In the fall of 2007, when the U.S. economy first seemed in peril, I began answering reader queries here on the Business Desk. I still do so occasionally, but this page has expanded to include posts from eminent economists, "far-flung correspondents," and a variety of voices that have intriguing and/or useful things to say about economics, broadly defined. Please feel encouraged to respond to any and all of them.
Where Do Temp Workers Fit in the Latest Unemployment Figures?
Paul Solman: Another Twitter question, this one from a Chicago actress who goes by the handle "alipoombayay"
'could surge mean unemp ran out for lst yr`s laid off and they can finally temp wo losing benefits?'
She means the surge in temporary workers reported in November's job data. My Tweet:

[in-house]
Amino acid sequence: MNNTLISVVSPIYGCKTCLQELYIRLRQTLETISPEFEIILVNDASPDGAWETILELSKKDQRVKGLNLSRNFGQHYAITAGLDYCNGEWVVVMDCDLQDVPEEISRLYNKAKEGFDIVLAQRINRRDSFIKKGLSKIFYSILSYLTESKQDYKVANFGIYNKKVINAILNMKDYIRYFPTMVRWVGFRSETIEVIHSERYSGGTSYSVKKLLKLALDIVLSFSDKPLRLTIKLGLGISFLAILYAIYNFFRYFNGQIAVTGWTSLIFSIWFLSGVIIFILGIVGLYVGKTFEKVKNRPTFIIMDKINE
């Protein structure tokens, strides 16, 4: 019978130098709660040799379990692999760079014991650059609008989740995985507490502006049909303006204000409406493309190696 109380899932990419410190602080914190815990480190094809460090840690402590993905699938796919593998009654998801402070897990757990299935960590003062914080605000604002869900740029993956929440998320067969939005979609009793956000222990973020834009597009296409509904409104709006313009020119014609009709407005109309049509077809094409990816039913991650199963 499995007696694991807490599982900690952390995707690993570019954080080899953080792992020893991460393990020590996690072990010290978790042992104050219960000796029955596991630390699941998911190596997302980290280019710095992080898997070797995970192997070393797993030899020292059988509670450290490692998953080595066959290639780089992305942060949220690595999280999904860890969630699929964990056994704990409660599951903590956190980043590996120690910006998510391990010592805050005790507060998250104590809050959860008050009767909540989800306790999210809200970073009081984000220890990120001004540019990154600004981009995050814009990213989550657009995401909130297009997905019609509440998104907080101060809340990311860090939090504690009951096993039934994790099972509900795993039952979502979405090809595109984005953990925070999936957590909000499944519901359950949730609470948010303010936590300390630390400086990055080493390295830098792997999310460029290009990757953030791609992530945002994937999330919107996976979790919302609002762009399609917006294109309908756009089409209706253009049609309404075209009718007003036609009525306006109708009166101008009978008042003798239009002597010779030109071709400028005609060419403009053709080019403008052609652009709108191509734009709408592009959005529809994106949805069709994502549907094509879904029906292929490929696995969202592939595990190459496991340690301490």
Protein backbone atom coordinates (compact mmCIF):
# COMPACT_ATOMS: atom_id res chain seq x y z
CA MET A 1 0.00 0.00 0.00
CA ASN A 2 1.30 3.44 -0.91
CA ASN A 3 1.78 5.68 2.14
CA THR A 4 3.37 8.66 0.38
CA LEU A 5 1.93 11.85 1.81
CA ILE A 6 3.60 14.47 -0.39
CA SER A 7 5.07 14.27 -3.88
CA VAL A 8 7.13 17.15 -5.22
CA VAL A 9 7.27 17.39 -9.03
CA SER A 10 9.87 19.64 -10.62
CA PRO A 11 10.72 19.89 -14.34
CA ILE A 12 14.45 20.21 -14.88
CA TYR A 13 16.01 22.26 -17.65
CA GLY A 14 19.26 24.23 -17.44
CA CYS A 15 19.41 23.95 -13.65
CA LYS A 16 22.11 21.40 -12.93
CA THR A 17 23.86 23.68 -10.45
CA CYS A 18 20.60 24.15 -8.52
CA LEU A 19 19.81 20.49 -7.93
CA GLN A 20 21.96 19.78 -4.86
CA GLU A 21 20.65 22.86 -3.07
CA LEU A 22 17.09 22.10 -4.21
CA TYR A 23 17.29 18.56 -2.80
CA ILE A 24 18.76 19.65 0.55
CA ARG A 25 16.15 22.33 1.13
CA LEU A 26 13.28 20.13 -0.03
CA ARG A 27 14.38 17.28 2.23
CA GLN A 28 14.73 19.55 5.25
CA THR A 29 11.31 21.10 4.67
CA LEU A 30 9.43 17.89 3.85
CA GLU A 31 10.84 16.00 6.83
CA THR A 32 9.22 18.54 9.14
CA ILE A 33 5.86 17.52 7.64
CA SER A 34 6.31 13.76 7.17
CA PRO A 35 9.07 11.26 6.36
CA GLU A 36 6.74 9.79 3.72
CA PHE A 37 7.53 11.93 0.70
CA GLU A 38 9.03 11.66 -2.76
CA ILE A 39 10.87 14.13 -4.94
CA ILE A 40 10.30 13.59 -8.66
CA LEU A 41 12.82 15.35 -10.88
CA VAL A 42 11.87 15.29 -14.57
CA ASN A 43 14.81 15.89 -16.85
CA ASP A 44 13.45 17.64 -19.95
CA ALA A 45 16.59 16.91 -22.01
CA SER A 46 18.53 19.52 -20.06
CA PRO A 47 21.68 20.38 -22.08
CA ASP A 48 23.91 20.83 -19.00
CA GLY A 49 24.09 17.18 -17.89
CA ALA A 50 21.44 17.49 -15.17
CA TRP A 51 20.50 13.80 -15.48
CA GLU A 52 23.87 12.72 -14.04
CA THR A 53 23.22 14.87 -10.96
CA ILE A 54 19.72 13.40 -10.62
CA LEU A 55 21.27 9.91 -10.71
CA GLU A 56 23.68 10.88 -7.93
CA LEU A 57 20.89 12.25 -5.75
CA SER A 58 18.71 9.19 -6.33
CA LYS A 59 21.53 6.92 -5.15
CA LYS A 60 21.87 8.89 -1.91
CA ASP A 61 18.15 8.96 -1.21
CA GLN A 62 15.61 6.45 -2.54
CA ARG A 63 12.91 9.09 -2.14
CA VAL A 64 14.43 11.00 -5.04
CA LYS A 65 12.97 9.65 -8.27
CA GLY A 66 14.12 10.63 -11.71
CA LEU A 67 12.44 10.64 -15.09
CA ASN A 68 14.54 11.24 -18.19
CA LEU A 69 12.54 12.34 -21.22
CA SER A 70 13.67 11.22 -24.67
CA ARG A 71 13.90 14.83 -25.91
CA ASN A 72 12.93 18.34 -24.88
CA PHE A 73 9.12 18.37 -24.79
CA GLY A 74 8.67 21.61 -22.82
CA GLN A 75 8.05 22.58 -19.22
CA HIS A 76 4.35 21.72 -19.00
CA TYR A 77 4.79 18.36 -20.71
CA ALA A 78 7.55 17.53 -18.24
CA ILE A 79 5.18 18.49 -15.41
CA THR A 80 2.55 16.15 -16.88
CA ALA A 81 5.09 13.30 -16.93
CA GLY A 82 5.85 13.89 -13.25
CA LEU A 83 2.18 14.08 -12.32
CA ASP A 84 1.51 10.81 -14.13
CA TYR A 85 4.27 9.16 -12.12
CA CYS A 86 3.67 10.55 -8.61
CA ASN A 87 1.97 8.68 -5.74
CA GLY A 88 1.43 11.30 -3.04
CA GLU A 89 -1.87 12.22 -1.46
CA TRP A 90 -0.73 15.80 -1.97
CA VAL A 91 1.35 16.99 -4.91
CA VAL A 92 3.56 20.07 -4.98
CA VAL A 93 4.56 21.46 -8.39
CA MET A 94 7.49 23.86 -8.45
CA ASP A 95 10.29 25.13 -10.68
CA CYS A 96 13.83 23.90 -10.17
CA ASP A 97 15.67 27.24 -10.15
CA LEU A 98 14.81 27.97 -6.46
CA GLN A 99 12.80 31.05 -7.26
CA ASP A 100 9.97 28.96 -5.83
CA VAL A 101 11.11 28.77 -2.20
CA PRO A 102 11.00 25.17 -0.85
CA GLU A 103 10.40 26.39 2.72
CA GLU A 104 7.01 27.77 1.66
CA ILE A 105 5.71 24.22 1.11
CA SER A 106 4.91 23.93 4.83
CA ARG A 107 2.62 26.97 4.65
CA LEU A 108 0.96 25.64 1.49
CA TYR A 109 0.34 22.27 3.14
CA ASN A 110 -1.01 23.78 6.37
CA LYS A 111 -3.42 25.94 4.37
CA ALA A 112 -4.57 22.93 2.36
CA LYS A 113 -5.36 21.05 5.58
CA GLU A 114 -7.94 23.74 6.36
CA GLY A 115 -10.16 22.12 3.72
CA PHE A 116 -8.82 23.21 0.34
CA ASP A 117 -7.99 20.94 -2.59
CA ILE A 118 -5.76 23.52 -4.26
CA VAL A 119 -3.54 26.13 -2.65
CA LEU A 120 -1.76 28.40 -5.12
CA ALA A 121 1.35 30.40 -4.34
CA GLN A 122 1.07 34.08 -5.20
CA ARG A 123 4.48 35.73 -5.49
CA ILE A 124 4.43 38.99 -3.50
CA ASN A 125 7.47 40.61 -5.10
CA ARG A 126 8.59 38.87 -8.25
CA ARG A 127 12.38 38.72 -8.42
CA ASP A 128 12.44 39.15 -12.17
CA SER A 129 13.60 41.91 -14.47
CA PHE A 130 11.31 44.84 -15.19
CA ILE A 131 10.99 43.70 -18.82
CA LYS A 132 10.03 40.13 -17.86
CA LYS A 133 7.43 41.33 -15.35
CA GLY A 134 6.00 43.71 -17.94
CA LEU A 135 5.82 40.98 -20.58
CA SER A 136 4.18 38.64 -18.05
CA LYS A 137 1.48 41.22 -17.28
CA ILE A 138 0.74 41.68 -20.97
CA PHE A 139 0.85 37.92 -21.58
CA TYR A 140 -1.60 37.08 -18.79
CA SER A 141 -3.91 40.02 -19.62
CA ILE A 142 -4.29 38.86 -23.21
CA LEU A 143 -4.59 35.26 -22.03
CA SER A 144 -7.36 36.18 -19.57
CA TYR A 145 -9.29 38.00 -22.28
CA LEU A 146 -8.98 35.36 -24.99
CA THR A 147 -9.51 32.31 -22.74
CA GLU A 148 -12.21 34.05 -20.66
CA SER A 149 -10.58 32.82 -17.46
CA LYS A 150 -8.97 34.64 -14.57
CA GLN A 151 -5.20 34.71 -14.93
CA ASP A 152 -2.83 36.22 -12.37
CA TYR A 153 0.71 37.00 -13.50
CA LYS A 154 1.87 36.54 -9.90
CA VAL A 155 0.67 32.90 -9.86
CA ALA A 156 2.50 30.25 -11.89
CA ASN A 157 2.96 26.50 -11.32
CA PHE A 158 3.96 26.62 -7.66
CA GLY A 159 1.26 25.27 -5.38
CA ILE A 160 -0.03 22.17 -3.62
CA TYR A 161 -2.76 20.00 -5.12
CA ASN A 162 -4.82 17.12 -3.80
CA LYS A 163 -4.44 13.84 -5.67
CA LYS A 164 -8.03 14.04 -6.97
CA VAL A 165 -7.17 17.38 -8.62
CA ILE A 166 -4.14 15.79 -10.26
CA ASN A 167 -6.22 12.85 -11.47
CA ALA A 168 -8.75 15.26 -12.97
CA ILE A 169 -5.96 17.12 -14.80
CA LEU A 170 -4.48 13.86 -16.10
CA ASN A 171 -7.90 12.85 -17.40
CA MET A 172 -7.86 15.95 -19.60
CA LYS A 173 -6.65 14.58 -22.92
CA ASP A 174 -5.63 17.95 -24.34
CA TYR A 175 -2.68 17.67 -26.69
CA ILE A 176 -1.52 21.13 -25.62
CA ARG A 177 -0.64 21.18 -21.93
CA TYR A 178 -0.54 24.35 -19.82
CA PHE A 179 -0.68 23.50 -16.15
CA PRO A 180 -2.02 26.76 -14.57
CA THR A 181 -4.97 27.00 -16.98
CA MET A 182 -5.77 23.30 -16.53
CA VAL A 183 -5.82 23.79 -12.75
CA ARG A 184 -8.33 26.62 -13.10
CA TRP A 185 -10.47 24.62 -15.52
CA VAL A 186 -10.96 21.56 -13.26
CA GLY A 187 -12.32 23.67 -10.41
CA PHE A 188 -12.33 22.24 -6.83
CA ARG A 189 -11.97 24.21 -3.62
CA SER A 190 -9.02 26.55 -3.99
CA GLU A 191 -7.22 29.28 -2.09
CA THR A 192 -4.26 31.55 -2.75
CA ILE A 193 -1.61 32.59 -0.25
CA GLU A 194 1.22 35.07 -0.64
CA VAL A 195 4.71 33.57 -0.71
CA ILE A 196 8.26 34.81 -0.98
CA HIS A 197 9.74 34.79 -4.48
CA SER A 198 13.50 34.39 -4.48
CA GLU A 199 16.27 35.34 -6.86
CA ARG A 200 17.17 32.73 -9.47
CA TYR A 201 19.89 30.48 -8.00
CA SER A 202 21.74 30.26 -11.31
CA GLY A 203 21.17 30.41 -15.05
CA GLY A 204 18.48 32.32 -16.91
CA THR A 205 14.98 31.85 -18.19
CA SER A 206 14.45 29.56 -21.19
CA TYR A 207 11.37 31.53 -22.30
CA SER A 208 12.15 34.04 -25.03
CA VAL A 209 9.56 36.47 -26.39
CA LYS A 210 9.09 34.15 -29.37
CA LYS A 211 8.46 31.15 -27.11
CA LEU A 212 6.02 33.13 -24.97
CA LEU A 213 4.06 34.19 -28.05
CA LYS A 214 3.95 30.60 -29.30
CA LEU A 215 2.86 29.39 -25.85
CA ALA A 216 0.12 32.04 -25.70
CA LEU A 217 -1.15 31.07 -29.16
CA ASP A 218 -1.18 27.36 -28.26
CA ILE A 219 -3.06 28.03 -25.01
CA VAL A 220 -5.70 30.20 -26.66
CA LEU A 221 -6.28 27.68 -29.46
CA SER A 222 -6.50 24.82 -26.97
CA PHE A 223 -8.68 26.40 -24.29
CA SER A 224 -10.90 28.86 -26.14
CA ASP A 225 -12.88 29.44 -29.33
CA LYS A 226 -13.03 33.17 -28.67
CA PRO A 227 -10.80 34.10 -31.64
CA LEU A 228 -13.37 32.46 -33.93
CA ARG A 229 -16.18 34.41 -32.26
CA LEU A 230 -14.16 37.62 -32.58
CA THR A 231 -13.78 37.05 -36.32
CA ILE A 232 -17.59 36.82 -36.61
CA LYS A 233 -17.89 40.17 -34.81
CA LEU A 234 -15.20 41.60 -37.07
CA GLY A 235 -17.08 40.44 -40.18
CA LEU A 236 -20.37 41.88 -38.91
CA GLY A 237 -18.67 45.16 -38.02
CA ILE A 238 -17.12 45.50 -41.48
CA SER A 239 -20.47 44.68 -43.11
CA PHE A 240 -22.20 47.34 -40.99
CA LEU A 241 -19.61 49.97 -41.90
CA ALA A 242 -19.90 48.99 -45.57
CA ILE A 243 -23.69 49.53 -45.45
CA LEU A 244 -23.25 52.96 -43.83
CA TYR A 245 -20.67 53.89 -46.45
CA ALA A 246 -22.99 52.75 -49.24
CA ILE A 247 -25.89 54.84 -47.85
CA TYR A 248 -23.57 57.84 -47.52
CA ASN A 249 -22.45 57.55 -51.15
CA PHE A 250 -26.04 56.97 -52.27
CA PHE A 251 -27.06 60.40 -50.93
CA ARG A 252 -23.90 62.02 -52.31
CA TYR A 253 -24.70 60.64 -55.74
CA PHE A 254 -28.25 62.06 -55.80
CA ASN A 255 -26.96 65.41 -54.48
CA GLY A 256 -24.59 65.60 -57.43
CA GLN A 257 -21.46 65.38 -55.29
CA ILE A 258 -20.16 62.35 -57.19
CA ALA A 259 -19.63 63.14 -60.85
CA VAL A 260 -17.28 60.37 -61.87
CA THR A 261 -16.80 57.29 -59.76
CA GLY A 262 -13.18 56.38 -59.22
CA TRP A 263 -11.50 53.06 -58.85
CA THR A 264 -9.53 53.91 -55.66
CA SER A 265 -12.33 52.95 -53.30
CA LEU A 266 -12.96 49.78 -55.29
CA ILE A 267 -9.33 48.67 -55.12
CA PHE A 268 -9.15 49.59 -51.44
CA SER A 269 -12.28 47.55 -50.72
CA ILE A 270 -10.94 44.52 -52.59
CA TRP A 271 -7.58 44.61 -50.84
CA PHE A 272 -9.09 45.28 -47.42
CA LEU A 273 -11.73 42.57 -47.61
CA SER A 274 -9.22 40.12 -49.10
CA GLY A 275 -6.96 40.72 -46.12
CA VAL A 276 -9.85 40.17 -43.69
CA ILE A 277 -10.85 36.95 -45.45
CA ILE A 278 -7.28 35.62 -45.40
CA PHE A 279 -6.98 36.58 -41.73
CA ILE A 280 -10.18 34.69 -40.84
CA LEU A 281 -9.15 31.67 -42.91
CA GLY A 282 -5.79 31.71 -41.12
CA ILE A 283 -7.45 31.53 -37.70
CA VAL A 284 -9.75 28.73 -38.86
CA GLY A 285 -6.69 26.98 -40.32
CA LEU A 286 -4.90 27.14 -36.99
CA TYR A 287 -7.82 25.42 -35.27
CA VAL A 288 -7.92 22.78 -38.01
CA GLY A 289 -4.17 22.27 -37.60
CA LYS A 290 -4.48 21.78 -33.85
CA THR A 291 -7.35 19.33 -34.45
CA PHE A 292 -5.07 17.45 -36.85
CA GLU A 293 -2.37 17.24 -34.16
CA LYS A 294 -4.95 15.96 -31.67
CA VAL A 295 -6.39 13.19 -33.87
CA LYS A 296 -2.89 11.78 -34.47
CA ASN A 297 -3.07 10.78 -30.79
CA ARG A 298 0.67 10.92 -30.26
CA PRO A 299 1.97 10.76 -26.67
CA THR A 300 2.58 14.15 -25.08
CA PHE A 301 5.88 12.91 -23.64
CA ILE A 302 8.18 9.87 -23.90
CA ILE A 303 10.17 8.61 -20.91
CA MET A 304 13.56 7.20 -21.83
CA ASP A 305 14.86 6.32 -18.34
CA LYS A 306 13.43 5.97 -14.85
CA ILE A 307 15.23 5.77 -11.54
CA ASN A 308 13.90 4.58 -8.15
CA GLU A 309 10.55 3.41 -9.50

'Tweet Q: could temp surge mean unemp ran out for 1st-yrs who can now temp w/o losing benefits? My more traditnl A: temps R prelude to hiring'
I.e., firms like to hire workers as temps before taking them on full-time, with all the benefits and other commitments that entails. And surely firms are worried, as we all are: Suppose there's another downturn. In short, I don't think the action is on the supply side: there's more than enough labor out there already. It's the DEMAND for labor that dictates more jobs.